Eastern Mediterranean Health Journal | Past issues | Volume 17, 2011 | Volume 17, issue 12 | Networking for applied field epidemiology – Eastern Mediterranean Public Health Network (EMPHNET) Conference 2011

Networking for applied field epidemiology – Eastern Mediterranean Public Health Network (EMPHNET) Conference 2011

Print

PDF version

Short communication

M. Al Nsour 1 and R. Kaiser 2

مُشَابَكَة الوبائيات الميدانية التطبيقية – مؤتمر شبكة إقليم شرق المتوسط للصحة العمومية لعام 2011محمد النسور، ريتشارد كيزر

الخلاصة: بمناسبة المؤتمر الثاني لشبكة إقليم شرق المتوسط للصحة العمومية (6-9 كانون الأول/ديسمبر 2011 في شرم الشيخ، في مصر)، تعرّف هذه المقالة شبكة إقليم شرق المتوسط للصحة العمومية، ودورها في الربط بين برامج تدريب الوبائيات الميدانية في الإقليم. كما تصف هذه الورقة بإيجاز، التغيُّر الحاصل في الوضع الراهن للوبائيات في الإقليم، وذلك لتوضيح الحاجة الملحة لتعزيز نظم الصحة العمومية وبناء القوة العاملة من اختصاصيِّي الوبائيات.

ABSTRACT On the occasion of the second Eastern Mediterranean Public Health Network (EMPHNET) conference that was held from 6–9 December 2011 in Sharm Al Sheikh, Egypt, this article introduces EMPHNET and its role to link Field Epidemiology Training Programs (FETP) in the region. The paper briefly describes the changing epidemiology situation in the region to illustrate the urgent need to strengthen public health systems and to build up the epidemiologist workforce.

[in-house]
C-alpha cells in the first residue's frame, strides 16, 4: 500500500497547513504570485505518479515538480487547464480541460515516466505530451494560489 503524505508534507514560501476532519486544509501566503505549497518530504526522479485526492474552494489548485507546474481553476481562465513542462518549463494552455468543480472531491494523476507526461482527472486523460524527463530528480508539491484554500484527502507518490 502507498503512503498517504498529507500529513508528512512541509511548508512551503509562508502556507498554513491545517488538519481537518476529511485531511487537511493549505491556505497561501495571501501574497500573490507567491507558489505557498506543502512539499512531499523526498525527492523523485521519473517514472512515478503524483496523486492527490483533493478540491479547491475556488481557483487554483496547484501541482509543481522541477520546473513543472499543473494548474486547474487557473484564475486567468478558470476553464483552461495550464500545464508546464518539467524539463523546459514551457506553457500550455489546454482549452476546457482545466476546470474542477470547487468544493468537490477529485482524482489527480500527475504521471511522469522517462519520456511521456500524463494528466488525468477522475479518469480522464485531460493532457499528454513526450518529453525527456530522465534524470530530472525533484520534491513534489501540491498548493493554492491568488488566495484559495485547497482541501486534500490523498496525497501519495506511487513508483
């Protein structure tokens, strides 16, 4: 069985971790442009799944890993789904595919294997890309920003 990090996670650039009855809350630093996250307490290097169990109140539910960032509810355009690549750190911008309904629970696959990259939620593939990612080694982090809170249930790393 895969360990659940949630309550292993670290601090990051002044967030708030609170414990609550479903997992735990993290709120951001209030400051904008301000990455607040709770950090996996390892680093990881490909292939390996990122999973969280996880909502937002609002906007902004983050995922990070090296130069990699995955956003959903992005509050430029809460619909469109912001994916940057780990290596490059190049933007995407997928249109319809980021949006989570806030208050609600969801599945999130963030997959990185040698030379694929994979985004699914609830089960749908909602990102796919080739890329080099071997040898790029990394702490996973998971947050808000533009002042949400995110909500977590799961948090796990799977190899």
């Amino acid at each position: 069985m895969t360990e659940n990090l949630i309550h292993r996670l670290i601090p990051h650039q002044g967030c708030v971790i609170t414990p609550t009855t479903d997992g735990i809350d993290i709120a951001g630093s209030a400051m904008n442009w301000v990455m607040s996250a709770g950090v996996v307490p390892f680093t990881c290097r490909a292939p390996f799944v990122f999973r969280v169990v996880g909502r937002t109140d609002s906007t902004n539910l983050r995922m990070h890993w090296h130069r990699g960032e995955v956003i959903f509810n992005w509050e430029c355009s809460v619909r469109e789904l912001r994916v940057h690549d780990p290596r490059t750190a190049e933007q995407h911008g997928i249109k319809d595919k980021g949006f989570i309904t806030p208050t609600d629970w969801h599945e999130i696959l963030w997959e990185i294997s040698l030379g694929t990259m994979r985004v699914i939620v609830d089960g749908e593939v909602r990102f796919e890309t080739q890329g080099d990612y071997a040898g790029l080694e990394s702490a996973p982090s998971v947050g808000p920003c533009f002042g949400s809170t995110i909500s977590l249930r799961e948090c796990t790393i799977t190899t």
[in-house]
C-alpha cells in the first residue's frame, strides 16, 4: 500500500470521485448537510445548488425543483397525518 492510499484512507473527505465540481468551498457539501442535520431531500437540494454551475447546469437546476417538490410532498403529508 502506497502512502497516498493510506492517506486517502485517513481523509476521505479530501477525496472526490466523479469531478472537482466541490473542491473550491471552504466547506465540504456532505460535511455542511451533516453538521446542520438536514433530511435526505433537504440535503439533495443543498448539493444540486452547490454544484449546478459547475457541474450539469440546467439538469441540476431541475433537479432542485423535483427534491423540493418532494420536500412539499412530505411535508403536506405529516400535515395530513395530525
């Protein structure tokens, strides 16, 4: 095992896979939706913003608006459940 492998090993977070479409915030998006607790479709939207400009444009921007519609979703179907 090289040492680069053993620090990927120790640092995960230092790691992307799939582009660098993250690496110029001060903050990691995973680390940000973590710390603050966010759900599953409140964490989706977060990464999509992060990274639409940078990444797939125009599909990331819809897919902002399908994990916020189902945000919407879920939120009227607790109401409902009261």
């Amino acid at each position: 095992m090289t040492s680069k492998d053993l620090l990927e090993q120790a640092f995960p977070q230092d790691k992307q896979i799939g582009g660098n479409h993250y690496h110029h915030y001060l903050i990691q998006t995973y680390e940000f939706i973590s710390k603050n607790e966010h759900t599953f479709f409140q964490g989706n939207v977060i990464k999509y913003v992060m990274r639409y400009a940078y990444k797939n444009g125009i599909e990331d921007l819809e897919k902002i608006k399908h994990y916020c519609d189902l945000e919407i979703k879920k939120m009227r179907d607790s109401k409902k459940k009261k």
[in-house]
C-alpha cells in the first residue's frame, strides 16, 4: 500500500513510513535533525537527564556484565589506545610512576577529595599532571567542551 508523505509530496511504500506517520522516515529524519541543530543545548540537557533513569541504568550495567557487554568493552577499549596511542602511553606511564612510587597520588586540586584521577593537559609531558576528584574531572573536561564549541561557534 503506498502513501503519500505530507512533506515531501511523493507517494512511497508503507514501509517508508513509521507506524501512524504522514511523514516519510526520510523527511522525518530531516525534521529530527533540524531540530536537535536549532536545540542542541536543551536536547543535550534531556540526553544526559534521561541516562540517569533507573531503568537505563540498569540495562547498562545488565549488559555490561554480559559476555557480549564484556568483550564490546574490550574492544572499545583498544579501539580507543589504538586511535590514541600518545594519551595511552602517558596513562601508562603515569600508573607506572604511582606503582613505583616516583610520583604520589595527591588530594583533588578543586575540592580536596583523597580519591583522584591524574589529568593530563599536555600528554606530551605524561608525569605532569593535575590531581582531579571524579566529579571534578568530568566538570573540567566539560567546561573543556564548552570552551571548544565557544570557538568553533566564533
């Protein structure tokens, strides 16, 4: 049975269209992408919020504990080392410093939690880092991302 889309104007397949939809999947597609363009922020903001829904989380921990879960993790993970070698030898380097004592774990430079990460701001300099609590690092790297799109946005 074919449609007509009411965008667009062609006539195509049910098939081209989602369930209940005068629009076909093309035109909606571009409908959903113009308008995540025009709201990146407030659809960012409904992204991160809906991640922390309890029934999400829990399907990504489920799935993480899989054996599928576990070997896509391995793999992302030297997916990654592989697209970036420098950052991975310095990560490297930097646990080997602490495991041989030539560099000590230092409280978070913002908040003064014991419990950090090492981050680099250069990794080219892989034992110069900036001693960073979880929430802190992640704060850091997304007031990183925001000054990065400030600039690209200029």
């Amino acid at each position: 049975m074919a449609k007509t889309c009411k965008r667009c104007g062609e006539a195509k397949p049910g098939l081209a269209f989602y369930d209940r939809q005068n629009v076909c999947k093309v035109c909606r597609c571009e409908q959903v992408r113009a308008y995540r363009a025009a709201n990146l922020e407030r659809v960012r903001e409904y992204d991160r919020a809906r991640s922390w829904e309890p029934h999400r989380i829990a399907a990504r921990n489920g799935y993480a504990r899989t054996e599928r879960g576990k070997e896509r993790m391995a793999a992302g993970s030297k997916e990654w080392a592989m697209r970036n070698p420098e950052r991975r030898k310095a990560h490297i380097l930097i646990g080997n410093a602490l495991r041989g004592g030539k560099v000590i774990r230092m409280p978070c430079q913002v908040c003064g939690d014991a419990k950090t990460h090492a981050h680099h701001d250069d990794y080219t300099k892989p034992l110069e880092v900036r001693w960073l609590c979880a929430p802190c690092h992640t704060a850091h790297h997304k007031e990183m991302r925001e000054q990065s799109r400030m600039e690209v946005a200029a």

Nouer des liens en faveur de l’épidémiologie de terrain appliquée  : le rôle de la conférence 2011 du Réseau de la Méditerranée orientale pour la santé publique

RÉSUMÉ à l’occasion de la deuxième conférence du Réseau de la Méditerranée orientale pour la santé publique qui s’est tenue du 6 au 9 décembre 2011 à Charm El Cheikh (Égypte), l’article présente ce réseau et son rôle dans l’établissement de liens entre les programmes de formation en épidémiologie de terrain au niveau régional. Il décrit brièvement l’évolution de la situation de l’épidémiologie dans la région pour illustrer la nécessité urgente de renforcer les systèmes de santé publique et de développer les ressources humaines en épidémiologie.